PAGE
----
Present Tense Exercises for Teachers: Mastering the Four Major Forms

present tense exercisesUsing present tense correctly can be a tricky thing to teach effectively because the students need to master how and when to use several specific tenses, understand that present tense is used to describe more than just present time, and that it can also refer to the past and the future in certain situations. After a brief review of the fundamentals of the present tenses, we will provide ideas for various exercises that you can use with your students to help them master English present tense.  If this is just the tip of your iceberg of teaching troubles, then check out these classes on how to teach English abroad or teaching English as a foreign language.

There are four main forms of present tense in English: Simple Present, Present Progressive, Present Perfect, and Present Perfect Progressive

Simple Present: I walk/ you walk/ he walks/ we walk/ they walk.

–          Simple present tense is used to convey a) actions that happen regularly, b) general truths, c) actions that happen at a described point in the future, d) states of being that exist now.

Present Progressive: I am walking/ you are walking/ he is walking/ we are walking/ they are walking.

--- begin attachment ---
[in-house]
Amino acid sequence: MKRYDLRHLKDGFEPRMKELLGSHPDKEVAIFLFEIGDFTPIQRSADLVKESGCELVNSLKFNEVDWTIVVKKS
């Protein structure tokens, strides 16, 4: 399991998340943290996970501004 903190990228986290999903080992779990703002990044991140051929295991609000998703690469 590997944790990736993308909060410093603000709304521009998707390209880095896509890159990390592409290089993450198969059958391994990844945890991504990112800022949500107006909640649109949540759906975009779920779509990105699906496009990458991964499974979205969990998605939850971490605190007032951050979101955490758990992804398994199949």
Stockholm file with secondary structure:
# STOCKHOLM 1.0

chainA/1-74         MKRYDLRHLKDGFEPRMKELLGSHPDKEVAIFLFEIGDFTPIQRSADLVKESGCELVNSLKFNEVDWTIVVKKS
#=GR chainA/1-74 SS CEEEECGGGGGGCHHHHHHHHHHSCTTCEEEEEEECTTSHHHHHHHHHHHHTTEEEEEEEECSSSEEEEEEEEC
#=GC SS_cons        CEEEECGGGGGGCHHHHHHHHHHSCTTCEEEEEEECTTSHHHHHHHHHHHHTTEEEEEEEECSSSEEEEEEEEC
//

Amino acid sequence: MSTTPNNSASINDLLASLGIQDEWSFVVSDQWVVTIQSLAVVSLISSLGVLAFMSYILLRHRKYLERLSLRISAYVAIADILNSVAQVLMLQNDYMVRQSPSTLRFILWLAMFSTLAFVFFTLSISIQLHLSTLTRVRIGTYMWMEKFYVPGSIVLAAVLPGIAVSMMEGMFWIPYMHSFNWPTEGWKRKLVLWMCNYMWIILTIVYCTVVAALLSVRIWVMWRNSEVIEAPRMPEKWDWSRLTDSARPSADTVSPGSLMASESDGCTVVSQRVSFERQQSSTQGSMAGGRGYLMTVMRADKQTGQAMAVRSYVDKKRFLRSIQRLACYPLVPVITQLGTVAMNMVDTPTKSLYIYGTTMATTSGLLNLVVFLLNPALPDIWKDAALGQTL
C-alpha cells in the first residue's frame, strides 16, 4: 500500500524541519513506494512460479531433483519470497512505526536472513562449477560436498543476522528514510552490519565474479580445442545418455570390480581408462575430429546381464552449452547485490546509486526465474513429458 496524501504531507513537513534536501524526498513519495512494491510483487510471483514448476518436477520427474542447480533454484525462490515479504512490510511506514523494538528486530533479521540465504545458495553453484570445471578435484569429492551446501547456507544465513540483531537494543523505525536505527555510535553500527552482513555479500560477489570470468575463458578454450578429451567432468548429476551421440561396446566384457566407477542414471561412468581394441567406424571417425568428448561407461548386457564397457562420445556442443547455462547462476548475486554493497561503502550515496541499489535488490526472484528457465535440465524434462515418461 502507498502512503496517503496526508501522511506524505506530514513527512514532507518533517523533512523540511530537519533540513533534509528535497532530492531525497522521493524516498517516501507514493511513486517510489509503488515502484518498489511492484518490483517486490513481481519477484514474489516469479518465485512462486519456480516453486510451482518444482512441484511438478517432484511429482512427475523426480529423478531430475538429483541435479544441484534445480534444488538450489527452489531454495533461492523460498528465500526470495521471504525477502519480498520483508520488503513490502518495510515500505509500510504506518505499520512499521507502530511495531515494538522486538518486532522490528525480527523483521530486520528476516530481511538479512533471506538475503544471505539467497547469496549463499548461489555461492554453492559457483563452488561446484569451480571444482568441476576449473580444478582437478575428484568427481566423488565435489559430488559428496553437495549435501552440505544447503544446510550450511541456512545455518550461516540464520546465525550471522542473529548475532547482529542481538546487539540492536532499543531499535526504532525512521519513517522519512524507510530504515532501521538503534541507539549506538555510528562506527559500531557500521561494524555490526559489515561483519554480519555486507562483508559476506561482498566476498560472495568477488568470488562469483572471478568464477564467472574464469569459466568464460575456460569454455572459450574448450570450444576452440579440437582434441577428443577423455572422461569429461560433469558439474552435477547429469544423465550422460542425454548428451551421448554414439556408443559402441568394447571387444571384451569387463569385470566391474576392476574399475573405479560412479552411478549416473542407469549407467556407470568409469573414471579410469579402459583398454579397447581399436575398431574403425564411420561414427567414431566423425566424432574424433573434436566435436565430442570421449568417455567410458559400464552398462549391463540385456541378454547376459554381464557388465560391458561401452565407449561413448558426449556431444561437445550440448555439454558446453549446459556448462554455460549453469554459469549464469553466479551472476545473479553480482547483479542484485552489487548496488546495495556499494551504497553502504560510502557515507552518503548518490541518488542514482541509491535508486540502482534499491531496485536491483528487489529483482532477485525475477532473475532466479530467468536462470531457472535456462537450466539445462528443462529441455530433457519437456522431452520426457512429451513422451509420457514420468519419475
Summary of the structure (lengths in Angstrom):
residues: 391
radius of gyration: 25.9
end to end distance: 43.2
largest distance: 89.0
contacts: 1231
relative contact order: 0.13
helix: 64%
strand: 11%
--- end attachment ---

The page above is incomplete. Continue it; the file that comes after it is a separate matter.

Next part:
–          Present progressive tense is used to convey a) actions taking place now, b) projects in progress that you are not doing this minute but are ongoing, c) plans for a specific time in the future.

Present Perfect: I have walked/ you have walked/ he has walked/ we have walked/ they have walked.

–          Present perfect tense is used to convey a) actions that have been performed in the past but at some unspecified or inexact time

Present Perfect Progressive: I have been walking/ you have been walking/ he has been walking/ we have been walking/ they have been walking.

–          Present perfect progressive tense is used to convey a) actions taking place recently, b) actions taking place regularly between some specified time in the past up until the present.

It can be hard to describe the criteria for when to use and when not to use the various tenses, especially because they convey complex relationships to time, but the students will recognize the patterns if you provide lots of examples for each of the various uses, as well as plenty of exercises to give them a chance to master the concepts, and give you a chance to identify the areas they are having difficulty with.

If you want some more help with teaching English, try this class on troubleshooting for ESL.

Here’s a quick list with ideas for various exercises that you can use with students:

–          Make worksheets with the sentences already complete except for the verb conjugation, the students will have to correctly conjugate the verb based on the context of the sentence, identify the name for the conjugation and explain why it was chosen.

o   Example: I (to walk)_________ to school since I was in 5th grade (answer: have been walking, present progressive perfect, action regularly taking place between a specified time and now)

–          Prepare a group of sentences that are already conjugated and have the students identify the conjugation and explain why it is the correct conjugation